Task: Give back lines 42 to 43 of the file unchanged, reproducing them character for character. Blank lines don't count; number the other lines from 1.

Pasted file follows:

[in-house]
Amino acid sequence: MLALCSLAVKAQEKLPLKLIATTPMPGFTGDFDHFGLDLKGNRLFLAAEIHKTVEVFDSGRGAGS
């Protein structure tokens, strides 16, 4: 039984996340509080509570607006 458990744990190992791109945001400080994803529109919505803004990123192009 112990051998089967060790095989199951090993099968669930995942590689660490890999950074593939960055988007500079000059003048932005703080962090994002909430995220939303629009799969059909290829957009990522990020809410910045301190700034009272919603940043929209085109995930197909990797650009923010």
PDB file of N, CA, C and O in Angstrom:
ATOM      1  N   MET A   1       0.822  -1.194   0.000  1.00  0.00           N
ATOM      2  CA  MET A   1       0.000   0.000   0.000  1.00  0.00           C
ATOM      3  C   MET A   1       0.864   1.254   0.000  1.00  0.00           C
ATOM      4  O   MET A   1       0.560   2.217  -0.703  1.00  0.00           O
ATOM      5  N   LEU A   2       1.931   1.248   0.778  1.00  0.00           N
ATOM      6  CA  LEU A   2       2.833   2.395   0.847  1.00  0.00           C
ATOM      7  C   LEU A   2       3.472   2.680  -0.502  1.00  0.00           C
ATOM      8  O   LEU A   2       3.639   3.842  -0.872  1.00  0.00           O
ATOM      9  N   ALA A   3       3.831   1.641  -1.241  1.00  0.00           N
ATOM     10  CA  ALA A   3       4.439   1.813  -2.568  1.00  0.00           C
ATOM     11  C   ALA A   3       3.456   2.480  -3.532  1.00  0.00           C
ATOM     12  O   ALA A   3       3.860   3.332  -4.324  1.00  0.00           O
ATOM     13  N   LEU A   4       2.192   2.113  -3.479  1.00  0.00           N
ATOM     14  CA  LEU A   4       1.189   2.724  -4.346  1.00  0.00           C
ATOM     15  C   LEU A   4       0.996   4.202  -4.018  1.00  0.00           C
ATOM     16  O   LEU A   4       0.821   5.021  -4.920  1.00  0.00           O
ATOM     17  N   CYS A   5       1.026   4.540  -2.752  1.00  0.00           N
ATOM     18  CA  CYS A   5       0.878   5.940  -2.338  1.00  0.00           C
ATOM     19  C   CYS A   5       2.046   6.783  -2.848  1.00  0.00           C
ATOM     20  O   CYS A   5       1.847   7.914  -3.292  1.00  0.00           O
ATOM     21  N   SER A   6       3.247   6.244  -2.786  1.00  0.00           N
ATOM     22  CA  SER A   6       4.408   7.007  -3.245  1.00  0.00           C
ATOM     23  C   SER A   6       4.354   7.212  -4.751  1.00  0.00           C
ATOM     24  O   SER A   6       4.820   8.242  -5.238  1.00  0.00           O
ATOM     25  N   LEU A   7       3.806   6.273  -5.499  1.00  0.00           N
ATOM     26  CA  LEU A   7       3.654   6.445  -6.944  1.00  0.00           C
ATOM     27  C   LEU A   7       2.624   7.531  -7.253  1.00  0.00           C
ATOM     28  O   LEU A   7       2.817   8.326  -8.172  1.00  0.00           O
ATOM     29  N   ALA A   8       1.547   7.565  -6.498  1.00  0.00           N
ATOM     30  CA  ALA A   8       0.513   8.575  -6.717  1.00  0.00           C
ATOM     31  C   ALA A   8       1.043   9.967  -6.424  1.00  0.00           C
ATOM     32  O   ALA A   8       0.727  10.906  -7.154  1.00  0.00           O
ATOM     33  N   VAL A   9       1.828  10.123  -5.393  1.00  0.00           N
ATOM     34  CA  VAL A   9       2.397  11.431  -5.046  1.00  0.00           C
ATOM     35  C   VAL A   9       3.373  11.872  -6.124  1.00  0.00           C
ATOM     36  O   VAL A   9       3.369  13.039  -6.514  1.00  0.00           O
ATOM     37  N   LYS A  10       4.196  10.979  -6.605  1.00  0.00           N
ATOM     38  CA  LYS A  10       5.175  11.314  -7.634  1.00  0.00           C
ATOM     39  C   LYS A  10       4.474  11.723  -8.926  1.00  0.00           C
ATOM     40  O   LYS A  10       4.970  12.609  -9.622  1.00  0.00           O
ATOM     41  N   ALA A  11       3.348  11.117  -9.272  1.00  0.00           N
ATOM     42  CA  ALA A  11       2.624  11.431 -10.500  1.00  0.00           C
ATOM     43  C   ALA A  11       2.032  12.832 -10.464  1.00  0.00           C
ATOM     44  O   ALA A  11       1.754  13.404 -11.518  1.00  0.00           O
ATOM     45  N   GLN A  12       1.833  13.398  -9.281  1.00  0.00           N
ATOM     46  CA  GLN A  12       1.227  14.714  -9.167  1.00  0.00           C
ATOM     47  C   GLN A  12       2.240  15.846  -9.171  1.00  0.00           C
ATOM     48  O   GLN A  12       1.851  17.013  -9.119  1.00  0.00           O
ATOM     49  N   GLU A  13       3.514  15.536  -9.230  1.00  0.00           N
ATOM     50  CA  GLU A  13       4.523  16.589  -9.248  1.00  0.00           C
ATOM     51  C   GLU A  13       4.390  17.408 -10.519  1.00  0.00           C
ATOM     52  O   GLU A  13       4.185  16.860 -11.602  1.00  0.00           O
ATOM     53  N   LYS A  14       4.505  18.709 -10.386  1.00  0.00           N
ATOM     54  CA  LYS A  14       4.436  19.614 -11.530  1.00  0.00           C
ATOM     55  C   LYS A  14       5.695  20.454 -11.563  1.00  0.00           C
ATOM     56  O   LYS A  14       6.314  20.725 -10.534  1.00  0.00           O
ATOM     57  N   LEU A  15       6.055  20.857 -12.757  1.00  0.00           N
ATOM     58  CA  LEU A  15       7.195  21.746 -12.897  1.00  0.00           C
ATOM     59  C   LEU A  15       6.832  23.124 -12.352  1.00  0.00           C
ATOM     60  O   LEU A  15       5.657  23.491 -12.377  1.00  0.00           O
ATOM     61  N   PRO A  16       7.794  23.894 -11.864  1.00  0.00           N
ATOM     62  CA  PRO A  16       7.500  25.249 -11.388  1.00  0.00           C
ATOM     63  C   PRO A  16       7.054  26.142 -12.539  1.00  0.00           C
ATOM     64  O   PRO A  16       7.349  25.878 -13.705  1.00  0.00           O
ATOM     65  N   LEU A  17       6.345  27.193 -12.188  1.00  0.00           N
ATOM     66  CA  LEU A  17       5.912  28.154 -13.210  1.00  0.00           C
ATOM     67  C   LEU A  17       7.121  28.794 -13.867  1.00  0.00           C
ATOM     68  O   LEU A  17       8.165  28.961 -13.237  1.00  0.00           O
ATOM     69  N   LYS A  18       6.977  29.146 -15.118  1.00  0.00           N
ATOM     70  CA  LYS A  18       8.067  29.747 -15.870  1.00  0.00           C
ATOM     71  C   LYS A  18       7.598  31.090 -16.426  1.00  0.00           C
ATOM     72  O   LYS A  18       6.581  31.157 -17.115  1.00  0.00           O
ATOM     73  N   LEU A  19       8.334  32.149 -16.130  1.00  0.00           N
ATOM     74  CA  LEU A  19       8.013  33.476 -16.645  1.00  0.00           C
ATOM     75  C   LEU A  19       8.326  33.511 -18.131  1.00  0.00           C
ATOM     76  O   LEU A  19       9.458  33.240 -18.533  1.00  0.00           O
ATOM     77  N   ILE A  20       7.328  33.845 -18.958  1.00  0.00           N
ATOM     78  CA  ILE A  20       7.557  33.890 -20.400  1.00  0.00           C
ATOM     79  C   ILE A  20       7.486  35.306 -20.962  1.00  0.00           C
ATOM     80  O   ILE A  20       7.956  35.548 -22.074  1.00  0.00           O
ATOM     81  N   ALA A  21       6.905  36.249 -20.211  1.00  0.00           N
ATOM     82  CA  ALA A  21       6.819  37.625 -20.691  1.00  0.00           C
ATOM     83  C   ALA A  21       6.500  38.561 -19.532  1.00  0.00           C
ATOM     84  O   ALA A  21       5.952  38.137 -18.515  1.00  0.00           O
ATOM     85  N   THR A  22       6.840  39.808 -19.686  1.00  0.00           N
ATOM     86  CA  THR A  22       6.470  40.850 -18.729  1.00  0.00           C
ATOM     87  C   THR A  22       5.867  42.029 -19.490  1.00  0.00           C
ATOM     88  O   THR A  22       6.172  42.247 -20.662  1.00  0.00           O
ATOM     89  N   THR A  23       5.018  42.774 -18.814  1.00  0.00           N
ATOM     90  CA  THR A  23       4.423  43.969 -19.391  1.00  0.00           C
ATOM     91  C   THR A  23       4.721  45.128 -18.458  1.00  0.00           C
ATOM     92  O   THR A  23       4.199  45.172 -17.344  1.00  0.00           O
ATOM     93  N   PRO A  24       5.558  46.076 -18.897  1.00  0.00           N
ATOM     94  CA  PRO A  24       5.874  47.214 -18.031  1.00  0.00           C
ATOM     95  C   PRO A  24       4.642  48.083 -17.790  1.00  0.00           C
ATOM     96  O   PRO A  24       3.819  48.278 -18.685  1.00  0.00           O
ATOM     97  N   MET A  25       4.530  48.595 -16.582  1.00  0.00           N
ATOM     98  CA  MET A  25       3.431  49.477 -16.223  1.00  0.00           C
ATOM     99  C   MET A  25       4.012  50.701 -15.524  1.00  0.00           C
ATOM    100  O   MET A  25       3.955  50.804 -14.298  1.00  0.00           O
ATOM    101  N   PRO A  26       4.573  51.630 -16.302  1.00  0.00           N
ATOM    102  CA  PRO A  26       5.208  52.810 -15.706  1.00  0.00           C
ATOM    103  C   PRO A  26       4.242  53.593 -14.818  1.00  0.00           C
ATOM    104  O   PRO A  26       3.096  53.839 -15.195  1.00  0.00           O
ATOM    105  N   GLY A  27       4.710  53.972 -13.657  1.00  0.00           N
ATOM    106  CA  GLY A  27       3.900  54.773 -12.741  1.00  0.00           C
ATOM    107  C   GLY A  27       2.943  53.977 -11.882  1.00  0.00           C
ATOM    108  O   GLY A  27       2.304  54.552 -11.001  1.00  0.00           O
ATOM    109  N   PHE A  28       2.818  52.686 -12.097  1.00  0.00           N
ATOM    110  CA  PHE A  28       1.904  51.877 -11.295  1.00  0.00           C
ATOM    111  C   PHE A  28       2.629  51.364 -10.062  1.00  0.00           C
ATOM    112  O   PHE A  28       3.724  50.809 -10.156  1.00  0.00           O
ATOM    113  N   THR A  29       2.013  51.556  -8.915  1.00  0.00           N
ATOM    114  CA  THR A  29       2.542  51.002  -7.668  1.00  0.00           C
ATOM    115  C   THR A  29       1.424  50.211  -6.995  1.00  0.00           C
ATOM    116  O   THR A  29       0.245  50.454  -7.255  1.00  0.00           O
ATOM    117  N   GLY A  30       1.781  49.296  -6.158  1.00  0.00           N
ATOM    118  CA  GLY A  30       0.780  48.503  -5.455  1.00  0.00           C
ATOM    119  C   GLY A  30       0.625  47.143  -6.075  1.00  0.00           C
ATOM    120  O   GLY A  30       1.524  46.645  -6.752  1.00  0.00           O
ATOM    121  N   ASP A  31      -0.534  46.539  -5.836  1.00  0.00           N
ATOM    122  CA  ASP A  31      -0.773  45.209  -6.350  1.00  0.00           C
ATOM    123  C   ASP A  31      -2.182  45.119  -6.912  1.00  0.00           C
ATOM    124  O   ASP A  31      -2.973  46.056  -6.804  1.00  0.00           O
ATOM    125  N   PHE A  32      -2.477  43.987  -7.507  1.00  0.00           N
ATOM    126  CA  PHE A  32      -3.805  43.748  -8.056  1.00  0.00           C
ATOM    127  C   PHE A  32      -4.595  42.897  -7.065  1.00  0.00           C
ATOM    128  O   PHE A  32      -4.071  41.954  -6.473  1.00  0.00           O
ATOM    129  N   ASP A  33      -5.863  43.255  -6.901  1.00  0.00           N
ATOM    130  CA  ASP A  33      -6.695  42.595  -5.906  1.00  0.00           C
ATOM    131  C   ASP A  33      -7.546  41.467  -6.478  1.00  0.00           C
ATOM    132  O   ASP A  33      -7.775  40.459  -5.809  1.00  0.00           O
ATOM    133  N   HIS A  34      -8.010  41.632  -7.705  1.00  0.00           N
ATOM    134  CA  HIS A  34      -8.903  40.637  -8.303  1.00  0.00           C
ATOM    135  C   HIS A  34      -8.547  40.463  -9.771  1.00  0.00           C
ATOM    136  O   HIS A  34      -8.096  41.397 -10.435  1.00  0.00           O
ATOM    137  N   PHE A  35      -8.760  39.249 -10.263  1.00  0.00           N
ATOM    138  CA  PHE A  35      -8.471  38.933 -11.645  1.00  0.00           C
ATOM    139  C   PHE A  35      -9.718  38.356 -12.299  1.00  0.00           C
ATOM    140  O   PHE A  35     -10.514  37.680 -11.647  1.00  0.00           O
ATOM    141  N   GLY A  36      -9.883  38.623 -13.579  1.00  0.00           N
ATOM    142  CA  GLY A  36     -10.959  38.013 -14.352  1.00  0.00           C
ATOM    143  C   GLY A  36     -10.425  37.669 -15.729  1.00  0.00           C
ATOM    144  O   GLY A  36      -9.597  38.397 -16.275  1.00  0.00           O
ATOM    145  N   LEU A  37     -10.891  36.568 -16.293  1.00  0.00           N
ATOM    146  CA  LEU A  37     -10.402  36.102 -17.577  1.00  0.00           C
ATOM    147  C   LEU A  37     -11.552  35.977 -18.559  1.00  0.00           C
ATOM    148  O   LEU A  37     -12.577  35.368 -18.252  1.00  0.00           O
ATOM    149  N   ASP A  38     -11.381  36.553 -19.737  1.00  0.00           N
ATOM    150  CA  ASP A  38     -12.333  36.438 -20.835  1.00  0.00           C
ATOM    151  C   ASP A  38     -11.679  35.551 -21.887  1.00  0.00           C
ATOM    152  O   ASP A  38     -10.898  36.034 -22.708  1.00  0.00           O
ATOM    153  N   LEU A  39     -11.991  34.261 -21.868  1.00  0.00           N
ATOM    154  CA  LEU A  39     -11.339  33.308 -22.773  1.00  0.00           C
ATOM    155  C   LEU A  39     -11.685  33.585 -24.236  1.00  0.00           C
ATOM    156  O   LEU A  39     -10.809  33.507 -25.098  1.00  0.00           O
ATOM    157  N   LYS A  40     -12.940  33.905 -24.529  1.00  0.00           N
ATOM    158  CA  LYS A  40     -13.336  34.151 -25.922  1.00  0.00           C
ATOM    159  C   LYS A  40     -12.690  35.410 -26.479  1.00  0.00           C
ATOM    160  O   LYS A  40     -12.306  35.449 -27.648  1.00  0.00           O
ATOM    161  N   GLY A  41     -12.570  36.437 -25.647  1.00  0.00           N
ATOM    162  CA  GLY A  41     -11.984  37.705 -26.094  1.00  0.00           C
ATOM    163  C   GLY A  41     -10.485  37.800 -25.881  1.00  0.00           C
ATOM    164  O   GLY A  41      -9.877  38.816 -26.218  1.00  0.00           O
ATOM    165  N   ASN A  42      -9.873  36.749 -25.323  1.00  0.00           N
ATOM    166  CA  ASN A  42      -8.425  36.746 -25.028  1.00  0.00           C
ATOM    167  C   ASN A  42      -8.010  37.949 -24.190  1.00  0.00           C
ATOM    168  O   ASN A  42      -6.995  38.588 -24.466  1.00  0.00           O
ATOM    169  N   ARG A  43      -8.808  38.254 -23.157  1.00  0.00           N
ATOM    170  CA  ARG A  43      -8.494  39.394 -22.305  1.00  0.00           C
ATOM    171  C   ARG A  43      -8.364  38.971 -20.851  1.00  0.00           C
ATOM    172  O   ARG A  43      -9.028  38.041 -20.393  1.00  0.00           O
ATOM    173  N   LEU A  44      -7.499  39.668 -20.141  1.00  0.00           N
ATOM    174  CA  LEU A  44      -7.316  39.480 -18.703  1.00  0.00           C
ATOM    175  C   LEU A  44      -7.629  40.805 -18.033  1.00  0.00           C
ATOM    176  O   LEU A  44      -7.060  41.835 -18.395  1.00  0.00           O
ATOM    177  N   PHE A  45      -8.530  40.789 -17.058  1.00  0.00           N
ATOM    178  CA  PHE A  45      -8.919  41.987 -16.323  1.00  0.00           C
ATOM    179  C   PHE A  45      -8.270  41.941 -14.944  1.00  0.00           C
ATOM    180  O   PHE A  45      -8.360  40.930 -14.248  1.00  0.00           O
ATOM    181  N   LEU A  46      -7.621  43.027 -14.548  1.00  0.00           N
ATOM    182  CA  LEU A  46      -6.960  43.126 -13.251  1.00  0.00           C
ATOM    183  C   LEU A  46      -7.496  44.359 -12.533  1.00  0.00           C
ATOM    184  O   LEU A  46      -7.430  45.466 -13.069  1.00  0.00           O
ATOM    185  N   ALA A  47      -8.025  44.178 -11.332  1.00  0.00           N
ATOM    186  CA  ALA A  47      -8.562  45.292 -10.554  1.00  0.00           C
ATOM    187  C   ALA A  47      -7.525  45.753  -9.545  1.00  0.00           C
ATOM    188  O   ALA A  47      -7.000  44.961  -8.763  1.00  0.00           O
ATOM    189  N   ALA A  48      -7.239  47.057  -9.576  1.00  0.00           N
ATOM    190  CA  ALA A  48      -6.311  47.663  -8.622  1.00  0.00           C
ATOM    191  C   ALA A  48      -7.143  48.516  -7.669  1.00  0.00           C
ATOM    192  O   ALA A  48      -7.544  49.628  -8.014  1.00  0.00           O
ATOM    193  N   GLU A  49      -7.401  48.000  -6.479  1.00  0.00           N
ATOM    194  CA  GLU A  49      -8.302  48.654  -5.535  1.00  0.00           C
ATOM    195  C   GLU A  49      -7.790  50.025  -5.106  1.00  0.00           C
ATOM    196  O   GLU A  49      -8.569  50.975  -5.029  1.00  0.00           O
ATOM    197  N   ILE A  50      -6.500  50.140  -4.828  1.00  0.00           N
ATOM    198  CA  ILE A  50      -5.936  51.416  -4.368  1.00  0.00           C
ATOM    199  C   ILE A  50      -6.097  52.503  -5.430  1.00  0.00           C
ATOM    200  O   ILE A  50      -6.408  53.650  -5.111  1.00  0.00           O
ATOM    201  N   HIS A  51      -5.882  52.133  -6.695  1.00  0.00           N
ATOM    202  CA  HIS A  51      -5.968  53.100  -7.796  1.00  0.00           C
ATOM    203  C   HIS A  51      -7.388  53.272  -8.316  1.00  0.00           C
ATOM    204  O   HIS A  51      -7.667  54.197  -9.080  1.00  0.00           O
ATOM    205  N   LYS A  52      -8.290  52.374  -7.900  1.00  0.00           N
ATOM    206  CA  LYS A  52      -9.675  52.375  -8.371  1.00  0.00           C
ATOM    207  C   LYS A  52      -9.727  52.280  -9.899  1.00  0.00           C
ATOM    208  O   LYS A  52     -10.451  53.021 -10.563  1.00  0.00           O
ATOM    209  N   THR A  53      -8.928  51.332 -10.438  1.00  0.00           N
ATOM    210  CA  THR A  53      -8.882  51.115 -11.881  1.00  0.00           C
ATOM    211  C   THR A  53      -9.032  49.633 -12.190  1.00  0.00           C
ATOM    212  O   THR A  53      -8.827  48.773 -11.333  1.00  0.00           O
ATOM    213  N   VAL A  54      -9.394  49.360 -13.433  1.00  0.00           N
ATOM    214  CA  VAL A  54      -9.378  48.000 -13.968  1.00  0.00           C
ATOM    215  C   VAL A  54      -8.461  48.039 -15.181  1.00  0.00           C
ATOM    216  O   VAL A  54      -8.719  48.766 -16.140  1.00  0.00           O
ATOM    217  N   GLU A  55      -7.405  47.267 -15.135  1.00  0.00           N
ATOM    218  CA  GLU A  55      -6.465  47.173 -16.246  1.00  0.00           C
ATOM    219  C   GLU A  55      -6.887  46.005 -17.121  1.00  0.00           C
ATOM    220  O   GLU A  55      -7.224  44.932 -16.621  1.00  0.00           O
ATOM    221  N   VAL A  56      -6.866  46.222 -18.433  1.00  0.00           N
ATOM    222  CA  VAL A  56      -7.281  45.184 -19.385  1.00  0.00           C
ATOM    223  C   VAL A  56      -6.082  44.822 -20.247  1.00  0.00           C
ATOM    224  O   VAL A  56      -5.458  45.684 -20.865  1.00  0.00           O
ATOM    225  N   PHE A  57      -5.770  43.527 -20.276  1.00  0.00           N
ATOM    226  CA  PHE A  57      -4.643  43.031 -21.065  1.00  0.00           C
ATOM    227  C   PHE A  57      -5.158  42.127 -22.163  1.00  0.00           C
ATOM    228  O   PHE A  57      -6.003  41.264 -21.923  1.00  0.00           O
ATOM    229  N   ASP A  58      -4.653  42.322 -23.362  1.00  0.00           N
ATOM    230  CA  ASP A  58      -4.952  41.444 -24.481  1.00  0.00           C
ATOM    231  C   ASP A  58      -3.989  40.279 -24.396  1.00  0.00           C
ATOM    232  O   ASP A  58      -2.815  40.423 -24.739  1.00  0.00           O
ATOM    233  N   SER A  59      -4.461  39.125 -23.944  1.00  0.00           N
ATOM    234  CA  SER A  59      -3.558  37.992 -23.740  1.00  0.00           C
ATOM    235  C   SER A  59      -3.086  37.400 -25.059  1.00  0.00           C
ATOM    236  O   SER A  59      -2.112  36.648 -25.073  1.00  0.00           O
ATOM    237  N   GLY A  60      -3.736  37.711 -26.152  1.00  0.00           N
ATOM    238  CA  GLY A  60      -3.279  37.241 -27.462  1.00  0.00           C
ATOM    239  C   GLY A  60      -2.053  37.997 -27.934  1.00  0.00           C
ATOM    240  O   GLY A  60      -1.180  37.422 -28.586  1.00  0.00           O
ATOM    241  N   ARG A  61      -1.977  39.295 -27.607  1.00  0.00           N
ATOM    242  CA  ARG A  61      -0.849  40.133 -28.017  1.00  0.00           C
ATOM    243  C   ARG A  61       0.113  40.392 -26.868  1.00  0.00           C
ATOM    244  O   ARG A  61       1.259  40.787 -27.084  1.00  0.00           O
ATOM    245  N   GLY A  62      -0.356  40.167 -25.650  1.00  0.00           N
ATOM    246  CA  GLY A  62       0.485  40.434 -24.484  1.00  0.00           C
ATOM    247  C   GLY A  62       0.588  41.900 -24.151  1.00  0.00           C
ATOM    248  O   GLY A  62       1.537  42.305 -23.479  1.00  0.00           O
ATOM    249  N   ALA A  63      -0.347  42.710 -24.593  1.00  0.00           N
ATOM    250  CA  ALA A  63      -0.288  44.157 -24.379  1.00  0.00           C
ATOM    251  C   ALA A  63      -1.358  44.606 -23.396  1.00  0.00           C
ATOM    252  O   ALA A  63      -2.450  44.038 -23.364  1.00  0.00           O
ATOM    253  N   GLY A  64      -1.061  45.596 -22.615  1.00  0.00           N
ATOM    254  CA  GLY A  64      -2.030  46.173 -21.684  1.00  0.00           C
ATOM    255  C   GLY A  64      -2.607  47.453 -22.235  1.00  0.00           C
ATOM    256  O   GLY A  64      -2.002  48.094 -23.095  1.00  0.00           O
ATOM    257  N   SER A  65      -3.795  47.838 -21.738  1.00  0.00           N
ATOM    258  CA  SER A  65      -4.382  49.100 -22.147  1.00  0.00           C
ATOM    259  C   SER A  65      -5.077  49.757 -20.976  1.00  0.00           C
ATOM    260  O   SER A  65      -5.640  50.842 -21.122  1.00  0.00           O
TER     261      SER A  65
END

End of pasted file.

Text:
ATOM     38  CA  LYS A  10       5.175  11.314  -7.634  1.00  0.00           C
ATOM     39  C   LYS A  10       4.474  11.723  -8.926  1.00  0.00           C